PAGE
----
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I hadn’t had much experience with the Mount and Blade series before, but as I eased into Sich Studio and TaleWorlds’ With Fire and Sword, I discovered a game with great scope, but also deeply flawed with overly realistic and obtuse gameplay mechanics and low production values. Jumping into the skin of a nameless character in 17th century Eastern Europe, it is up to the player to develop himself in a variety of different fields and negotiate politics to achieve dominance. Unfortunately, lots of flaws drag down the experience to result in a very deep game with a focus on freedom, but also regrettable frustration.
At its base, With Fire and Sword is a sandbox strategy game with heavy RPG elements. Taking control of a newly generated character (male only), the player then has the ability to put points into a variety of attributes, skills and weapon proficiencies that augment gameplay abilities; Horseback Riding improves accuracy and damage on horseback, while Leadership allows for more units to be recruited into your army. Once a name and statistics are chosen, the player designs the facial features of the hero from a fair amount of preset faces, a huge amount of ‘staches and full Oblivion-style plastic surgery options. Unfortunately, the graphics of Mount and Blade are a little bit better than those of Morrowind or a similar game from 2001; these graphics are compounded by the fact that the overworld map is a flat featureless board, dotted with unimpressive rivers, singular trees and a little bit of green to show that you're moving over grass. Of course, I have to give it credit that hundreds of soldiers can be on screen at any one time, so reductions in graphics may be required in this instance. Towns are small sterile collections of boxes and citizens with short patrol paths, while cities add walls to the mix. There is essentially no interaction with the environment other than interacting with NPCs, but this is mostly to gather information about the world at large (sometimes reasons to sack a town are revealed).
The primary user interface is through the world map screen, which allows you to observe movements of armies as they move from city to city, as well as bandits or deserters that are more interested in your money and equipment. Locations are bookmarked and easily referenced for travel, thankfully. The sun rises and falls as days pass, with movement speed altered by poor visibility at night. Upon arriving in a town, the player is given a menu of options that range from consulting the king, mayor or elder of a town for quests, favors or miscellaneous needs, to visiting the marketplace (sometimes split into separate sections, depending on the size of the settlement) to looting or razing the town proper. One sign of the limited resources devoted to this game is the lack of voice acting, instead it relies on masses of text for each conversation. However, you do have an awful lot of things to do in each town, and this was one of the bright spots in the game that is sorely lacking in other open-world titles. Taverns provide information and possible recruits into your army as well as providing special characters to help ransom prisoners that have been captured by your enemies. Eventually, as you become famous and your army becomes large and powerful, you can join a faction and become liege of a section of territory, be it granted or captured. Unfortunately, this is where the game struggles.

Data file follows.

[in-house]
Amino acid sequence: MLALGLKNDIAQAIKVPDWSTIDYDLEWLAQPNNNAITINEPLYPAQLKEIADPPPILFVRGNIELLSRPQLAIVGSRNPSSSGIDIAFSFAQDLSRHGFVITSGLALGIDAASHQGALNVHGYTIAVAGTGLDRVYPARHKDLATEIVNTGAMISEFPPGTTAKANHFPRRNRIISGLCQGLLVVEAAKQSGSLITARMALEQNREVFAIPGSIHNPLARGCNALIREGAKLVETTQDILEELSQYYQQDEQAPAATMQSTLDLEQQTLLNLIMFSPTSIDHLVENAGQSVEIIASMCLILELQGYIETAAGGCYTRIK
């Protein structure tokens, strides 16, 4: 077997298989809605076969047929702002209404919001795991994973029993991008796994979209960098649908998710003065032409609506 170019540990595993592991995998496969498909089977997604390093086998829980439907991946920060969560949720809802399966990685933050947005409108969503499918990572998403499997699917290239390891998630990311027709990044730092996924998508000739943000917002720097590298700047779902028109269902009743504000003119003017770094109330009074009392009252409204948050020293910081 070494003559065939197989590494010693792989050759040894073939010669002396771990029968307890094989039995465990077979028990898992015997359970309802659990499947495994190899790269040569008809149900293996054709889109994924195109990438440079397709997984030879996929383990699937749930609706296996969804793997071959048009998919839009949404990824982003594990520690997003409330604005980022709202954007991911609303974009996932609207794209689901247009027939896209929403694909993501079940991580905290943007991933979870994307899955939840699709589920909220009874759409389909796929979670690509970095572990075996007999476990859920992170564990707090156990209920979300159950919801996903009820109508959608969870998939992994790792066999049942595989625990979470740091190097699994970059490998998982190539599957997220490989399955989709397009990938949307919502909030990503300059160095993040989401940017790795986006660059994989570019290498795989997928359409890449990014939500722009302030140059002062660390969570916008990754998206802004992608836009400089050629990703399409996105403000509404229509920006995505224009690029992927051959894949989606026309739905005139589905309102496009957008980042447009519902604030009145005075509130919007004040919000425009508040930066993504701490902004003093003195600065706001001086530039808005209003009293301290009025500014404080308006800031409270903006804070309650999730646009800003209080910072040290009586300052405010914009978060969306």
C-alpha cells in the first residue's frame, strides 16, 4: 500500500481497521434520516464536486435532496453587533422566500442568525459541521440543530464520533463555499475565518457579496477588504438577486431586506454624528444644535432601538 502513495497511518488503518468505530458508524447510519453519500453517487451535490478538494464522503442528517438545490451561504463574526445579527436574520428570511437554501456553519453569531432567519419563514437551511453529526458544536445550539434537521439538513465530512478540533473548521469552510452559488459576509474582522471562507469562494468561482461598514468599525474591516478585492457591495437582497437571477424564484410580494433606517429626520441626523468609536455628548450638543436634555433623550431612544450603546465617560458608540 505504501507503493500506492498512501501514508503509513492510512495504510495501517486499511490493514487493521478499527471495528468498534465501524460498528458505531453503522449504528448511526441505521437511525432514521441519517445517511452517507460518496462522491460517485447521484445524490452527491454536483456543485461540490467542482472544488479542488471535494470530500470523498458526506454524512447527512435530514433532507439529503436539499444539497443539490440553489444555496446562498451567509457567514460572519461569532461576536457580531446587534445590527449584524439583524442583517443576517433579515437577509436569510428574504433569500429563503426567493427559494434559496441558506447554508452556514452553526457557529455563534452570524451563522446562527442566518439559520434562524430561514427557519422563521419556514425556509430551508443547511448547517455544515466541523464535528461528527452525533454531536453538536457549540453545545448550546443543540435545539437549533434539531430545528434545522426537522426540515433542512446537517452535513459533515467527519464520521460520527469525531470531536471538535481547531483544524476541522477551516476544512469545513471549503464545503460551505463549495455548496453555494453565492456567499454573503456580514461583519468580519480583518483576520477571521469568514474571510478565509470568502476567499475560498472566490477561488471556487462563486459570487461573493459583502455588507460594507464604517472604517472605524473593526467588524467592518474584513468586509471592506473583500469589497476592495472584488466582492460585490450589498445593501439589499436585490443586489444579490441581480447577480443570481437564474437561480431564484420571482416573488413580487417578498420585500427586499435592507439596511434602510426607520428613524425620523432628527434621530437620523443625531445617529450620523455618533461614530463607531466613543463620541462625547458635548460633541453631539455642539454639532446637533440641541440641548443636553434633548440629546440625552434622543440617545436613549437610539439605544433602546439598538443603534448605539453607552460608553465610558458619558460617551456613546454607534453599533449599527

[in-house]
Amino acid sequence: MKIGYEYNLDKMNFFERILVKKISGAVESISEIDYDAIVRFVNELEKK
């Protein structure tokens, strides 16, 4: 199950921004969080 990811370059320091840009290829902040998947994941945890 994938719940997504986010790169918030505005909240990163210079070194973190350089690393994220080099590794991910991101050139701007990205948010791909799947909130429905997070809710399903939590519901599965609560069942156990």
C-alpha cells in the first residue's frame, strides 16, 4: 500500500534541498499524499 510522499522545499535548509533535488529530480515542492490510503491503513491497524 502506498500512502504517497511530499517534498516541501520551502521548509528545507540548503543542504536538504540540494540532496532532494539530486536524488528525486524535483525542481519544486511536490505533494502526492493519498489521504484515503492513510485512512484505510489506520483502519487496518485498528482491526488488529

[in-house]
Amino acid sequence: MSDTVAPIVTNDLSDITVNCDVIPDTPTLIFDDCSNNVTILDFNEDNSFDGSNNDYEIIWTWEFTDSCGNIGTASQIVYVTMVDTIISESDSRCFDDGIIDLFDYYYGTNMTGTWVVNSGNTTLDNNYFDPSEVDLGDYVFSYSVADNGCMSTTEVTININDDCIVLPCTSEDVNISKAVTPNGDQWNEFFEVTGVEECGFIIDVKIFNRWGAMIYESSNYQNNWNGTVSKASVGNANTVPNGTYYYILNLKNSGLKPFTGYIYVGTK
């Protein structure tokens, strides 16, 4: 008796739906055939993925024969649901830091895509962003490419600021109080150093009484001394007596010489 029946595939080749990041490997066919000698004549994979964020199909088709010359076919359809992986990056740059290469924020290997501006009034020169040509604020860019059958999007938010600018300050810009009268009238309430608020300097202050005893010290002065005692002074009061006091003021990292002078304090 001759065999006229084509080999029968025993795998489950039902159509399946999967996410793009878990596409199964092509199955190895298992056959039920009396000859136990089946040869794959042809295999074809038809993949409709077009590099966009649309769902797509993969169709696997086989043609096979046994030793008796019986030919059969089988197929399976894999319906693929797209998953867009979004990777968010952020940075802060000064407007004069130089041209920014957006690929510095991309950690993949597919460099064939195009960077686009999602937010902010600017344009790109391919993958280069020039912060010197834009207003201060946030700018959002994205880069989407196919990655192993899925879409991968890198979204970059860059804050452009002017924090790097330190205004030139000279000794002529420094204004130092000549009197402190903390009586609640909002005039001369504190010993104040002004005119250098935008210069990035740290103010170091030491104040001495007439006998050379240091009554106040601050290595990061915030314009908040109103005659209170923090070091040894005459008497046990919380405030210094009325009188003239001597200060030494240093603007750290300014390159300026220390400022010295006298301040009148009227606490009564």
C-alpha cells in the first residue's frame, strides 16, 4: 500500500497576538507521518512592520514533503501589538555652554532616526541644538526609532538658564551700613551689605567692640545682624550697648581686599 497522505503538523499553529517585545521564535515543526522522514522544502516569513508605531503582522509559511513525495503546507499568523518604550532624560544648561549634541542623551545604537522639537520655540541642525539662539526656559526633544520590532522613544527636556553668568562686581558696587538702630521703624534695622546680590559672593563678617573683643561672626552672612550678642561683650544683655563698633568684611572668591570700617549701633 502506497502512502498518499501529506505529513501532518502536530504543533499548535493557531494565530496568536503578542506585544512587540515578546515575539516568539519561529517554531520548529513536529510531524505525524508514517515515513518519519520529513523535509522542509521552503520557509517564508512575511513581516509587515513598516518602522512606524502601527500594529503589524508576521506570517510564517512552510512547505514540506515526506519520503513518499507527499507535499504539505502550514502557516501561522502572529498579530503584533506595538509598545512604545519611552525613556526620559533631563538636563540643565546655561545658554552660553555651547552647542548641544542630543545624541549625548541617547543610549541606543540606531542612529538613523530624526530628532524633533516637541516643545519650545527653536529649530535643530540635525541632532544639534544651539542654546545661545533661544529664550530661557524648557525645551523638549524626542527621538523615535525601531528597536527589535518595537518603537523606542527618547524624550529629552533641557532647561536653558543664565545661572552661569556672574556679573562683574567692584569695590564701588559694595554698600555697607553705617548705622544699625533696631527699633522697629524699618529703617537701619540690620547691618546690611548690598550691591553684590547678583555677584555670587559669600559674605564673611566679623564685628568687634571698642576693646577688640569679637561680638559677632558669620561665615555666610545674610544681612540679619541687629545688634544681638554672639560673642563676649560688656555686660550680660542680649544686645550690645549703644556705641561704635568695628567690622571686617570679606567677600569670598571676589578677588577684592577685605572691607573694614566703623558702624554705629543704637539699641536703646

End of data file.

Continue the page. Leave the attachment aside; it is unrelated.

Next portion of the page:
As a strategic RPG-RTS hybrid, the combat interface begins when you choose to battle an enemy army rather than choosing to pay them off to leave you alone. At the beginning of the game, you are alone and must wage war in either a 3rd-person view or 1st person view, both clunky to say the least. A close comparison would be Dynasty Warriors. But beware, as playing this game like that one will quickly get you killed. The smallest enemy army is at least 7 members, and each enemy has about the same chance of killing you as you do them. Melee is very difficult to utilize, as any attack you make requires at least a second to execute after clicking the button, and any damage you take in that time will interrupt the process (horseback slashing is unreliable at best). This means that at most you can fight one other fighter in melee fairly, as enemies tend to stack on each other and hit you simultaneously. With staggered hits coming in from all sides, you essentially have no chance to get out an attack of your own unless you run away; you can block attacks, but only one at a time, and your blocking has to be precise as well in order to prevent them from attacking somewhere else on your body.